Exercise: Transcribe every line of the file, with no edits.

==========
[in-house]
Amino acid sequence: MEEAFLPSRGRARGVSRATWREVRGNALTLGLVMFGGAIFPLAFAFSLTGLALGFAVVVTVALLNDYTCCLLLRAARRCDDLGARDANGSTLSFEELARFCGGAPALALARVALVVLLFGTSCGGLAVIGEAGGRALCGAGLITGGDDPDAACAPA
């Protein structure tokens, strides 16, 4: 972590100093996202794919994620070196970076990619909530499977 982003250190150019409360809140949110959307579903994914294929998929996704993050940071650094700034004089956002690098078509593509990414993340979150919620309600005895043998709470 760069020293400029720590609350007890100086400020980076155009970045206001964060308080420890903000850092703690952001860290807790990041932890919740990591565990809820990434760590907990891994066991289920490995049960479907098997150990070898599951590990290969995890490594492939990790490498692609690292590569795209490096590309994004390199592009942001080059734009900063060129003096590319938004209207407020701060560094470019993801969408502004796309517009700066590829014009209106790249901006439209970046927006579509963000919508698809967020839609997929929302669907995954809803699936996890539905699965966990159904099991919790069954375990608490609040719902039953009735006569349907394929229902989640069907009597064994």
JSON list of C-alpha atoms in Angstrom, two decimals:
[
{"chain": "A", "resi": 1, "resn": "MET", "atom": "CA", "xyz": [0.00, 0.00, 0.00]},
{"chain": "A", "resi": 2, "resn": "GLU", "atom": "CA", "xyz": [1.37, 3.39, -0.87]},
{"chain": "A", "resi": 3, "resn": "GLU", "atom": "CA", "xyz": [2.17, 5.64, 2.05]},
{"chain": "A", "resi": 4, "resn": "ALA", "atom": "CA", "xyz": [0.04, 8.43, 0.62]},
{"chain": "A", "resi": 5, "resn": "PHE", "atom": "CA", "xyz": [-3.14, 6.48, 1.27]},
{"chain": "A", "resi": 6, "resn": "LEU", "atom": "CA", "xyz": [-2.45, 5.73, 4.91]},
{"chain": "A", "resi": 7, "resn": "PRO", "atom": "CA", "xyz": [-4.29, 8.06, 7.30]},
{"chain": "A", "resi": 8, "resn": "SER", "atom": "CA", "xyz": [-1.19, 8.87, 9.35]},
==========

[in-house]
Amino acid sequence: MEEAFLPSRGRARGVSRATWREVRGNALTLGLVMFGGAIFPLAFAFSLTGLALGFAVVVTVALLNDYTCCLLLRAARRCDDLGARDANGSTLSFEELARFCGGAPALALARVALVVLLFGTSCGGLAVIGEAGGRALCGAGLITGGDDPDAACAPA
């Protein structure tokens, strides 16, 4: 972590100093996202794919994620070196970076990619909530499977 982003250190150019409360809140949110959307579903994914294929998929996704993050940071650094700034004089956002690098078509593509990414993340979150919620309600005895043998709470 760069020293400029720590609350007890100086400020980076155009970045206001964060308080420890903000850092703690952001860290807790990041932890919740990591565990809820990434760590907990891994066991289920490995049960479907098997150990070898599951590990290969995890490594492939990790490498692609690292590569795209490096590309994004390199592009942001080059734009900063060129003096590319938004209207407020701060560094470019993801969408502004796309517009700066590829014009209106790249901006439209970046927006579509963000919508698809967020839609997929929302669907995954809803699936996890539905699965966990159904099991919790069954375990608490609040719902039953009735006569349907394929229902989640069907009597064994």
JSON list of C-alpha atoms in Angstrom, two decimals:
[
{"chain": "A", "resi": 1, "resn": "MET", "atom": "CA", "xyz": [0.00, 0.00, 0.00]},
{"chain": "A", "resi": 2, "resn": "GLU", "atom": "CA", "xyz": [1.37, 3.39, -0.87]},
{"chain": "A", "resi": 3, "resn": "GLU", "atom": "CA", "xyz": [2.17, 5.64, 2.05]},
{"chain": "A", "resi": 4, "resn": "ALA", "atom": "CA", "xyz": [0.04, 8.43, 0.62]},
{"chain": "A", "resi": 5, "resn": "PHE", "atom": "CA", "xyz": [-3.14, 6.48, 1.27]},
{"chain": "A", "resi": 6, "resn": "LEU", "atom": "CA", "xyz": [-2.45, 5.73, 4.91]},
{"chain": "A", "resi": 7, "resn": "PRO", "atom": "CA", "xyz": [-4.29, 8.06, 7.30]},
{"chain": "A", "resi": 8, "resn": "SER", "atom": "CA", "xyz": [-1.19, 8.87, 9.35]},